This is a story about how bad it gets in a city known for having the highest crime rate in the country. It’s about a scoring system put in place to lower that crime rate and a group of rogue cops who figured out how to game the system by writing phony tickets and making false arrests. In the process, they undermined the authority of the badge, trampled people’s civil rights, and made the city a worse place to live. It’s a story about the law of unintended consequences.
It’s a story about Shanna Lopez, badge No. 8695, and how stumbling into the scheme during her rookie year ruined her career and her life.
She never saw it coming.
When Lopez was 4 years old, her Arlington home was burglarized. The crook even stole the money out of her piggy bank. When the police came, one of the cops took a few minutes with her. He knelt down in front of Lopez so that he was at eye level, and he took a report on the money she was missing, as if that was as important as everything else the burglar had taken. It was a small gesture, but it meant the world to a 4-year-old.
That’s one reason Lopez decided to become a cop. She had no illusions she was going to save the world. But she remembered that Arlington police officer, and she wanted to make a difference.
Lopez gave up a lot for the job. The hours alone helped sink a six-year marriage. At 5-foot-4 and 32 years old, the physical aspects of the job were a challenge. But she’s smart and she’s got grit. A former photographer for People Newspapers (owned by D Magazine Partners), Lopez had enrolled in the Dallas Police Academy on August 5, 2005, after scoring a 93 on her entrance exam. It was hard work, but she shined. After requisitioning a weapon with a shorter trigger to accommodate her small hands, she was a natural on the shooting range. Her year of law school at Texas Southern University gave her a leg up on the more esoteric aspects of police work—the Dallas Police SOP manual and general orders manual constitute two binders about a half-foot thick each. While her first round of grades had her in the bottom half of her class, she buckled down and her grades improved. On March 17, 2006, she graduated from the academy in the top third.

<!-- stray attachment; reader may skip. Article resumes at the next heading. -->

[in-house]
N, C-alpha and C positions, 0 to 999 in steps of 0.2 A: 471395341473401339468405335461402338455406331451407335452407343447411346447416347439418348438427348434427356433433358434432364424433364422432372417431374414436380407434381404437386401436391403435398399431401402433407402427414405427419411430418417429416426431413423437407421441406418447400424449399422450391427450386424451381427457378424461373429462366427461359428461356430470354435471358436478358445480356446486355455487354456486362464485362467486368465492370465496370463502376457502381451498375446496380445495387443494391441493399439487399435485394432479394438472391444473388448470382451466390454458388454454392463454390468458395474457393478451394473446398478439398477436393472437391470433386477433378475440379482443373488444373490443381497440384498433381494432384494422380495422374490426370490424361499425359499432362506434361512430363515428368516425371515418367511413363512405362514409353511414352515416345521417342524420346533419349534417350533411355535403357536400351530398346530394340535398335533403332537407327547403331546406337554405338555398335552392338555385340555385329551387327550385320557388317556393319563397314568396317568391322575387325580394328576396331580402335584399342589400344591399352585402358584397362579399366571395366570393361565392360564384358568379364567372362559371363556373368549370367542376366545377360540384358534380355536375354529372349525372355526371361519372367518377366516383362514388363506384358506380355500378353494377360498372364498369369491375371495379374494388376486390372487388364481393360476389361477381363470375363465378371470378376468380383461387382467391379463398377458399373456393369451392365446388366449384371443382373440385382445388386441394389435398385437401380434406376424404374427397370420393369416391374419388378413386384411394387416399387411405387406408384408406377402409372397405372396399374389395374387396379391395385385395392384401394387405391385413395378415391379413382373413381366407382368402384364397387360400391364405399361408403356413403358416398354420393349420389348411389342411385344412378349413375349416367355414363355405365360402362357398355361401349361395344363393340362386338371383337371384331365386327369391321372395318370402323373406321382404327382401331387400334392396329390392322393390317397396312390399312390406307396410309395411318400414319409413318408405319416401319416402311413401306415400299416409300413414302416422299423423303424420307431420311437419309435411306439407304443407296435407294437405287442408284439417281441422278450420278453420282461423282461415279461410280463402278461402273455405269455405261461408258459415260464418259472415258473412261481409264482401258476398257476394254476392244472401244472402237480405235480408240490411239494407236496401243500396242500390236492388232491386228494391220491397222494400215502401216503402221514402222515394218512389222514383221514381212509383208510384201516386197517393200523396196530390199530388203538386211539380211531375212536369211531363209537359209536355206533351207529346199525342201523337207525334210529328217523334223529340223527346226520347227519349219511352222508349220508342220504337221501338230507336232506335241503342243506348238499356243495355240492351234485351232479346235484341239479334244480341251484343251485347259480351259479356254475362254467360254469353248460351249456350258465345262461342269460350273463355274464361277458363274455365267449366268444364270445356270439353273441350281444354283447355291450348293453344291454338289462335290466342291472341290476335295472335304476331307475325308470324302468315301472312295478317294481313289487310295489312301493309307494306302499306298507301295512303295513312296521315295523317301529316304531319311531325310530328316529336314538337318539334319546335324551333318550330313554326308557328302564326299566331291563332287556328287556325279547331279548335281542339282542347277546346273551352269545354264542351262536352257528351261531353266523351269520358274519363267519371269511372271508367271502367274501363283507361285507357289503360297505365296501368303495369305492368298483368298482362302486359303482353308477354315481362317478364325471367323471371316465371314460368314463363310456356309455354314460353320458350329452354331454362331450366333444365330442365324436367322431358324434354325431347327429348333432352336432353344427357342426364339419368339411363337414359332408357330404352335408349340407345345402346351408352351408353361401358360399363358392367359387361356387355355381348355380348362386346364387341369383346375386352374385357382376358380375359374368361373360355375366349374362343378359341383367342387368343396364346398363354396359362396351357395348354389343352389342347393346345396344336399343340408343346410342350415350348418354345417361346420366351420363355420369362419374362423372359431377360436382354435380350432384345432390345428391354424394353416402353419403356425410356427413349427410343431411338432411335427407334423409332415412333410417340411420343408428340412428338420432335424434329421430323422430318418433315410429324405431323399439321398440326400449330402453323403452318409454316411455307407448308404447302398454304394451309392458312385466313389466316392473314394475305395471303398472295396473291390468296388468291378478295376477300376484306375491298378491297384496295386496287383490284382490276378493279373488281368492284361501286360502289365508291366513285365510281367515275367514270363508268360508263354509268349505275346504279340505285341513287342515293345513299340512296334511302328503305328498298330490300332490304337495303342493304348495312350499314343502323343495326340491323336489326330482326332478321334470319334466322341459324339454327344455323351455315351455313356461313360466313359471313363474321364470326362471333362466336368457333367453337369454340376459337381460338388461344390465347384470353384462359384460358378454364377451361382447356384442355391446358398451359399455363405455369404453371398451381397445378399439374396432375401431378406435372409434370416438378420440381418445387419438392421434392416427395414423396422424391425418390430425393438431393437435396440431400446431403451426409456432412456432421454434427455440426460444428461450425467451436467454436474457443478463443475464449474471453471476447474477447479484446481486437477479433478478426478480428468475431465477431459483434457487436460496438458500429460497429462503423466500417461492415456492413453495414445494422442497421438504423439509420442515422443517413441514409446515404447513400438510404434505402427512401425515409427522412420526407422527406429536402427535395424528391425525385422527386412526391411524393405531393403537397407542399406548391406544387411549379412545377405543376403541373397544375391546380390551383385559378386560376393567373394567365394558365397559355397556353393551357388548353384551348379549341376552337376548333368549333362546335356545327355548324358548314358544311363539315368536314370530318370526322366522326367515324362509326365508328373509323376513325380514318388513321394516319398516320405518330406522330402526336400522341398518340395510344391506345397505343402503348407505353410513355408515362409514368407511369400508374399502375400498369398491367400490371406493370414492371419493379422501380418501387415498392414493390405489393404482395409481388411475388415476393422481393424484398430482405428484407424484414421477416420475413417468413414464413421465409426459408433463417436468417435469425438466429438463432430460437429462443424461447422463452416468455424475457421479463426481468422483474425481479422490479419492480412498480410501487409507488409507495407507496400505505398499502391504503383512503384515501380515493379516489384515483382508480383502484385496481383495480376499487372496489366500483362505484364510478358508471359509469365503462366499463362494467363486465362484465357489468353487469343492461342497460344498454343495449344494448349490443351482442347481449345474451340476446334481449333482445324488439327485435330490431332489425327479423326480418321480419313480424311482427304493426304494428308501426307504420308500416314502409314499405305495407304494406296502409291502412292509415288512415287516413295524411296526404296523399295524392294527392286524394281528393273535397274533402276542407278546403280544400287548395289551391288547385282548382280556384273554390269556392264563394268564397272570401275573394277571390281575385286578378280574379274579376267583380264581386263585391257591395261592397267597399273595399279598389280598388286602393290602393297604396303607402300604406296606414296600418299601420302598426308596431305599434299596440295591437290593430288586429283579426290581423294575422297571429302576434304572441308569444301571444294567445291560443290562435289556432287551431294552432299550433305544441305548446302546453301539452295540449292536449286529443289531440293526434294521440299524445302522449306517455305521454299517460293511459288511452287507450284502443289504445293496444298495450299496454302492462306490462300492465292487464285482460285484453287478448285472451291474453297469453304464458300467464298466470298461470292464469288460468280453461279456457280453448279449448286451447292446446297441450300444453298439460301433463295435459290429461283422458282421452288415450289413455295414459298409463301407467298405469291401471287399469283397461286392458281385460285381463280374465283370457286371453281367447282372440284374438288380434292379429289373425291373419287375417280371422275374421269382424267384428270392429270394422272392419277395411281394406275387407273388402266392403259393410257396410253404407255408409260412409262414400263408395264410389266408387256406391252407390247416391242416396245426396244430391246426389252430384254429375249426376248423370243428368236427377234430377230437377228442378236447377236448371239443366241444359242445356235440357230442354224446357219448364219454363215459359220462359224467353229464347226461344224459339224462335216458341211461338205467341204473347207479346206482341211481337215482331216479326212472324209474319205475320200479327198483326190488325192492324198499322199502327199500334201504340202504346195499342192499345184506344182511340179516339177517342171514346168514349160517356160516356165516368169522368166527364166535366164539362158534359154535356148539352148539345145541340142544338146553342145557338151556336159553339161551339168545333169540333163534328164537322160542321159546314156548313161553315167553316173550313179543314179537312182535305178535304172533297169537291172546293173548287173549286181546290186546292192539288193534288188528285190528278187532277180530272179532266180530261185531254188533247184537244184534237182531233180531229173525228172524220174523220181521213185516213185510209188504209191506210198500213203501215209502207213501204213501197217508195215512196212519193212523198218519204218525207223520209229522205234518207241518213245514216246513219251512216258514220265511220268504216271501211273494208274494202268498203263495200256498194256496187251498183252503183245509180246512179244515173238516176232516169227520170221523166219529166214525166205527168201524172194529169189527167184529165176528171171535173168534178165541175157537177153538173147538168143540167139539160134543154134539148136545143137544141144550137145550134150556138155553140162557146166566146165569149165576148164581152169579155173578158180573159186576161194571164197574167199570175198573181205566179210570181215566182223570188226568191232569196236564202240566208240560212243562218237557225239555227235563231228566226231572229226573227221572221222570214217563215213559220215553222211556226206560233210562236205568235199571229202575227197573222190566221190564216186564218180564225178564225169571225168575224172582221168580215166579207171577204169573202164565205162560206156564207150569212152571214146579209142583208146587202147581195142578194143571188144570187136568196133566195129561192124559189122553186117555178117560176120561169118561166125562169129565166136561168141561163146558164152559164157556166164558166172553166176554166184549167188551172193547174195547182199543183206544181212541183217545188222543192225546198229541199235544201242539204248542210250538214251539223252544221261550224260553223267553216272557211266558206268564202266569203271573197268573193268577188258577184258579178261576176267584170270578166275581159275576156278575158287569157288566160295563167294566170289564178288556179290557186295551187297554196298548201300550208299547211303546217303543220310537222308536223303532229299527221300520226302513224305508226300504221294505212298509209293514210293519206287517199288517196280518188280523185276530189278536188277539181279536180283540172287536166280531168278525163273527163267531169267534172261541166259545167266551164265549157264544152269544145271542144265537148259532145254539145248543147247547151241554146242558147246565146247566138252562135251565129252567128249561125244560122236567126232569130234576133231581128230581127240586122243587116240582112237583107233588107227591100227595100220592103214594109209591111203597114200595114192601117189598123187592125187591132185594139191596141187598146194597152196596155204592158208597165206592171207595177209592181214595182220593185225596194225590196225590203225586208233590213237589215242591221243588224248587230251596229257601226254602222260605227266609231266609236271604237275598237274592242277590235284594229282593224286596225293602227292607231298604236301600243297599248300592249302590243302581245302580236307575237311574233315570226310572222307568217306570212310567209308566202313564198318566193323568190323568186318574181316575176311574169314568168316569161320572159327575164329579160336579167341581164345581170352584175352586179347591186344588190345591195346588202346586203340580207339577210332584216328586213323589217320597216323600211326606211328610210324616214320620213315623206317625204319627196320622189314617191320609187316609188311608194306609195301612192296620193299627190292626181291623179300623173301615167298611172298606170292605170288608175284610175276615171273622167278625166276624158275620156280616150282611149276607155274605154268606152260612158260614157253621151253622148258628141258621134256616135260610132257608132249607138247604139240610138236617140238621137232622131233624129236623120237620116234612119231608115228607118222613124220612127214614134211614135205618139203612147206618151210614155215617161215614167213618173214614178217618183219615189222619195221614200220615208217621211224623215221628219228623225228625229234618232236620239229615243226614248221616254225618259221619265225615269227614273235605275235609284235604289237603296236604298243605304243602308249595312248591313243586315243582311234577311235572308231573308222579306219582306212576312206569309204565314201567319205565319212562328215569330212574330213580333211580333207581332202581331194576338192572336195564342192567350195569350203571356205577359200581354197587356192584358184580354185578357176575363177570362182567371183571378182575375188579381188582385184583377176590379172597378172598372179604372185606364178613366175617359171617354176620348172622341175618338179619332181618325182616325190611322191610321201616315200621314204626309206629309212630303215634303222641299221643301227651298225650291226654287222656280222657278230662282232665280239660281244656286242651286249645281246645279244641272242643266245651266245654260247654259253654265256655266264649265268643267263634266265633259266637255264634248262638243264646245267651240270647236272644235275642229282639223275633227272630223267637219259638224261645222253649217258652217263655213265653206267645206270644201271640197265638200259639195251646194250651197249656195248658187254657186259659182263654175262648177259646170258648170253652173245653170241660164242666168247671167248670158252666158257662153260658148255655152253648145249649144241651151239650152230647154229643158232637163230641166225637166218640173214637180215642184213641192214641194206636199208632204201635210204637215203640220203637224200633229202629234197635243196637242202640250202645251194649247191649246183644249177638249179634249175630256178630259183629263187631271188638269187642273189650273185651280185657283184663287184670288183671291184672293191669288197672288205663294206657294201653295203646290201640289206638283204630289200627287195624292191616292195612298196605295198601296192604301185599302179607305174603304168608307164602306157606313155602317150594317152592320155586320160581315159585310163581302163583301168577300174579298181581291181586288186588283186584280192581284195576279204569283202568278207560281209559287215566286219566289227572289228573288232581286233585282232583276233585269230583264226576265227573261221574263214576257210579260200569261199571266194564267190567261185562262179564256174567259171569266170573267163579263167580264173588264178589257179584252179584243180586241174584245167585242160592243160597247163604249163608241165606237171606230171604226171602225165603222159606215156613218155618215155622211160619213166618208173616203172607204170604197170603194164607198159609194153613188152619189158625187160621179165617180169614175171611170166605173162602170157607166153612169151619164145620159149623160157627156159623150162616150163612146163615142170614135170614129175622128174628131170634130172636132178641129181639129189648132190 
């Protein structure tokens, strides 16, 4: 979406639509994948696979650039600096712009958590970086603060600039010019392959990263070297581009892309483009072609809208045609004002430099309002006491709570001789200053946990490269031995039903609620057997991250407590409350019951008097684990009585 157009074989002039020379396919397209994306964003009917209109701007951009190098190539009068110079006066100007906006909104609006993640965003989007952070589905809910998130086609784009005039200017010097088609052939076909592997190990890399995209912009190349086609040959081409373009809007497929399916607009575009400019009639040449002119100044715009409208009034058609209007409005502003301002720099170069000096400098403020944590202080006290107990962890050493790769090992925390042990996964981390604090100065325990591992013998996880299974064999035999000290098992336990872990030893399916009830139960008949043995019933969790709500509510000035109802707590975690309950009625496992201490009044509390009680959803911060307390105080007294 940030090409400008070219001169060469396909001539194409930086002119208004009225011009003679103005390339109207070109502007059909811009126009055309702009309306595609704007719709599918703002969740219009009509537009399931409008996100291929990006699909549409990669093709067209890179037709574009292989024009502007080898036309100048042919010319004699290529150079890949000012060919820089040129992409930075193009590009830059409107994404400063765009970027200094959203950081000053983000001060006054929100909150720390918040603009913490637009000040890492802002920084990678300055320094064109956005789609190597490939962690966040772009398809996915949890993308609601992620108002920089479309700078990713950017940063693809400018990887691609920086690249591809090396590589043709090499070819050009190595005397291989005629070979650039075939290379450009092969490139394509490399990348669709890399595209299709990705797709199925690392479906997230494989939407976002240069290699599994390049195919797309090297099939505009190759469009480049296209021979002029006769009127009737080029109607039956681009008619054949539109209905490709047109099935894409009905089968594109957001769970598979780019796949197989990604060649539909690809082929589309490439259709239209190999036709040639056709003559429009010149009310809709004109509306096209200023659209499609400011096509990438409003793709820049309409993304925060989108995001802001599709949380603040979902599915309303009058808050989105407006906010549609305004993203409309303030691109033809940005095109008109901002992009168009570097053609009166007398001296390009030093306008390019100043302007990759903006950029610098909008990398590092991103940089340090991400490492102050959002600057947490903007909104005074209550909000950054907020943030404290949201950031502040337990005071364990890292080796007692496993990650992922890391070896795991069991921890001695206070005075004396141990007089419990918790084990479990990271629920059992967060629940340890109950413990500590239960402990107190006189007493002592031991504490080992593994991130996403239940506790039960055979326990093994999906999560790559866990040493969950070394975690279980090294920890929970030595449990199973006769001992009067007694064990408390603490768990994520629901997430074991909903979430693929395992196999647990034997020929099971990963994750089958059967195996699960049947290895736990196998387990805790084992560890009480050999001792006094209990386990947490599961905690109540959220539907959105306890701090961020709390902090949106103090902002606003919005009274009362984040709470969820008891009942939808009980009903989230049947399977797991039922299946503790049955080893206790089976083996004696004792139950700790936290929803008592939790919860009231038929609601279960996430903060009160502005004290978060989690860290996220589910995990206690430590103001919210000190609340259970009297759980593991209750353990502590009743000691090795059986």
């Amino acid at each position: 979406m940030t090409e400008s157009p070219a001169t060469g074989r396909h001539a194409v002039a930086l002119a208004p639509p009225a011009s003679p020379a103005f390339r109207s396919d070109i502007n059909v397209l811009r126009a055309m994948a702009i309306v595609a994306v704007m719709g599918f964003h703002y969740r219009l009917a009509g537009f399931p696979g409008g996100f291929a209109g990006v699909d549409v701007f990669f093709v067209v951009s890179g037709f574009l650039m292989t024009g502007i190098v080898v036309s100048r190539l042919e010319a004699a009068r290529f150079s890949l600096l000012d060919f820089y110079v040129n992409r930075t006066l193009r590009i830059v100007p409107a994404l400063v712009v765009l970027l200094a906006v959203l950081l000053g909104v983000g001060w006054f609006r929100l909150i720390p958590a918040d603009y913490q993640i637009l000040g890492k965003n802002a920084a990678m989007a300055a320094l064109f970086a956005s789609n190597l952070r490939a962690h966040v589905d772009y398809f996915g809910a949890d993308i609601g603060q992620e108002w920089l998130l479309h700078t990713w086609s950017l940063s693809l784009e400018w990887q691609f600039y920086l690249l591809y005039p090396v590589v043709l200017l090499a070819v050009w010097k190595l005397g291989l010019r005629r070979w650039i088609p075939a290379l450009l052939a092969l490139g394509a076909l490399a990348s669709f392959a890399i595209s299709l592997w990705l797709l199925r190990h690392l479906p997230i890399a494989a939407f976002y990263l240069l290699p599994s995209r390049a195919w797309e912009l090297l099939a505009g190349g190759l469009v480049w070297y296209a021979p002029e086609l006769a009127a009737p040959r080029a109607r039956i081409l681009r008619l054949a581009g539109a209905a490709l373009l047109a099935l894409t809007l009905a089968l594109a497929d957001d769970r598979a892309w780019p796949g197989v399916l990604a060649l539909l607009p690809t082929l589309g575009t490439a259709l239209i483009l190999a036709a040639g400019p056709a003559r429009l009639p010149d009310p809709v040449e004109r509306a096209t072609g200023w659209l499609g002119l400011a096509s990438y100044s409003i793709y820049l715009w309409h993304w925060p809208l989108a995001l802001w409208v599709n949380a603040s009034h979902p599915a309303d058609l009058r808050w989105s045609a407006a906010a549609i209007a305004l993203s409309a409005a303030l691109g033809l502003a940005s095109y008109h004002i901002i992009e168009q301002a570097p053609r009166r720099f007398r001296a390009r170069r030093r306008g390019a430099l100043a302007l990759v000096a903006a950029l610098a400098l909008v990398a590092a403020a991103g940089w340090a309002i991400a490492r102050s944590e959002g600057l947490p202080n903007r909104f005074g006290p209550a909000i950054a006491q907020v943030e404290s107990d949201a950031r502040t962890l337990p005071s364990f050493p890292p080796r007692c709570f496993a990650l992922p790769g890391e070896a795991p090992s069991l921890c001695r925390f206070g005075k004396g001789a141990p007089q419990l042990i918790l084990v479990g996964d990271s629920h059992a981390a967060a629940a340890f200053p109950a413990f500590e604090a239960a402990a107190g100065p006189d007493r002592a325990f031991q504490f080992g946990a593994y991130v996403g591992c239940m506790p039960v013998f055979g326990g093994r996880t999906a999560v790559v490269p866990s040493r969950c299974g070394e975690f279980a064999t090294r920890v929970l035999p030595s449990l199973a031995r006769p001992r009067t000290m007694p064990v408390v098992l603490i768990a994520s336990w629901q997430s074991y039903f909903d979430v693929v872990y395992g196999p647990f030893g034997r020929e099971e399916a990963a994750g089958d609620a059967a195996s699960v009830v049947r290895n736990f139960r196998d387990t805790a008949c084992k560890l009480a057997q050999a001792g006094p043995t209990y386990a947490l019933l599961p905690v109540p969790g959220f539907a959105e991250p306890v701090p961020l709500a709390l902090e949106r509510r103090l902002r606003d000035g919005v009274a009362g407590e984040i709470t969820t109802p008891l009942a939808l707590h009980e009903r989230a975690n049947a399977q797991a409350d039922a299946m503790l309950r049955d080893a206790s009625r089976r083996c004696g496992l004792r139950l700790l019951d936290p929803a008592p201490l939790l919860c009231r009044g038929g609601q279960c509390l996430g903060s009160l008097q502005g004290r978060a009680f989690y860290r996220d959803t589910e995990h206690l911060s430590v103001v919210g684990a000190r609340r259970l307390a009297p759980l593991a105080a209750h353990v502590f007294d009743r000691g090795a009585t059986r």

A week before graduation, her husband Ernesto moved out. She thought it would be best if Ernesto served as primary caregiver of their 6-year-old son, Micah, during this time. Ironic, really. Another reason Lopez signed up with the Dallas Police Department was the security the job and its pension would provide for her husband and son. It’s no secret the city’s pension fund for uniformed personnel is generous to a fault.
And then there was the excitement the job offered. She’s not embarrassed to admit that the thrill attracted her, too. Lopez has a photographer’s eye and a gift for recalling details. She remembers that first night when she knew she was going to love being a cop.
On Monday, March 20, 2006, her second night on the job after graduating from the police academy, Lopez was still figuring out the best way to adjust her pistol belt so it didn’t dig into her ballistic vest and her back when she was sitting in the patrol car. Then, on Interstate 35, a Suburban blew by, doing more than 110 mph. The rookie was so startled that she nearly screamed.
At the wheel next to her sat Senior Corporal Vickie Ann Stonaker, badge No. 6006, Lopez’ supervisor for the night. Stonaker explained that the Suburban was one of the “smooths,” an unmarked unit leading up the surveillance team they were tailing, and it had broken Stonaker’s first rule: never begin patrol on less than a full tank. It was now playing catch-up to the surveillance target a few miles ahead, which was also being tracked by a helicopter unit. The surveillance target’s boyfriend was a suspect in a stabbing murder at the Silver City strip club.
Rookies are warned that real police work is nothing like television, but that night she also got to search vehicles and ride lights and sirens. And already she was working surveillance for homicide. How cool was that?